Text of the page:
Use of aspherical elements has its downsides: it leads to non-uniform rendering of out-of-focus highlights. This effect usually appears as "onion-like" texture of concentric rings or "wooly-like" texture and is caused by very slight defects in the surface of aspherical element. It is difficult to predict such effect, but usually it occurs when the highlights are small enough and far enough out of focus.

Low dispersion elements

Low dispersion elements (ED, LD, SD, UD etc) minimize chromatic aberrations and ensure excellent sharpness and contrast even at fully open aperture. This type of glass exhibits low refractive index, low dispersion, and exceptional partial dispersion characteristics compared to standard optical glass. Two lenses made of low dispersion glass offer almost the same performance as one fluorite lens.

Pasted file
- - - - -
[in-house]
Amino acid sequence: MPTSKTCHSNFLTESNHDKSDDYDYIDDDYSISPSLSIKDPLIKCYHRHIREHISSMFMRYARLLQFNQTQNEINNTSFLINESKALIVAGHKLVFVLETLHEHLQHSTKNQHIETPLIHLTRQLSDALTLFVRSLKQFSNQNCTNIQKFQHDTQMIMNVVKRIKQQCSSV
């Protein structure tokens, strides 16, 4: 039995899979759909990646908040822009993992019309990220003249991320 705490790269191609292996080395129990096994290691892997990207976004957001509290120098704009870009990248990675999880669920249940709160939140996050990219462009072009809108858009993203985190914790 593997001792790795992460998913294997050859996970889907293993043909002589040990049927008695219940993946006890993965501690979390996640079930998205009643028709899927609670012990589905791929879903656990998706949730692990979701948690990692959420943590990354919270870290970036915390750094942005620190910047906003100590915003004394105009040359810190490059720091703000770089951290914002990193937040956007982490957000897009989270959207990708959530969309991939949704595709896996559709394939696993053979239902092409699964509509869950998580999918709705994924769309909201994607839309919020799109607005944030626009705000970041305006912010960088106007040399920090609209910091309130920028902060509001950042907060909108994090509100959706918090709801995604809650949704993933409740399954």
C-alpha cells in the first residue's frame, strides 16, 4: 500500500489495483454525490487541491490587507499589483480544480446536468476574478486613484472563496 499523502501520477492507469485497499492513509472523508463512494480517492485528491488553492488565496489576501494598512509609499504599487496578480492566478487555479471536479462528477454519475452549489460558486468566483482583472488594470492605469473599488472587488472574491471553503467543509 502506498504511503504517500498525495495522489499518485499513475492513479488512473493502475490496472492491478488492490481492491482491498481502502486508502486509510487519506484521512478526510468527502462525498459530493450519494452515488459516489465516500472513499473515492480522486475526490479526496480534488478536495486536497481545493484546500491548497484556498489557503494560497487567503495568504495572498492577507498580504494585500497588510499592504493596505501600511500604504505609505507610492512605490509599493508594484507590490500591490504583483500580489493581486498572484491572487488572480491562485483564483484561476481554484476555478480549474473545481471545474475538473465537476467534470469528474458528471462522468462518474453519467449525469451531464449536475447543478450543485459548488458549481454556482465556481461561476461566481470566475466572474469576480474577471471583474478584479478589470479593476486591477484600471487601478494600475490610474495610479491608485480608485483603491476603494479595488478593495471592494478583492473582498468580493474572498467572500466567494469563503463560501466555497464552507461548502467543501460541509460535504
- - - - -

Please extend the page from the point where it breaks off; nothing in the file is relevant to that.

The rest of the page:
Low dispersion elements

Low dispersion elements (ED, LD, SD, UD etc) minimize chromatic aberrations and ensure excellent sharpness and contrast even at fully open aperture. This type of glass exhibits low refractive index, low dispersion, and exceptional partial dispersion characteristics compared to standard optical glass. Two lenses made of low dispersion glass offer almost the same performance as one fluorite lens.

Canon's Super UD, Nikon's Super ED, Pentax' Super ED, Sigma's FLD ("F" Low Dispersion), Sony' Super ED and Tamron's XLD glasses are the highest level low dispersion glasses available with extremely high light transmission. These optical glasses have a performance equal to fluorite glass.

High-refraction low-dispersion elements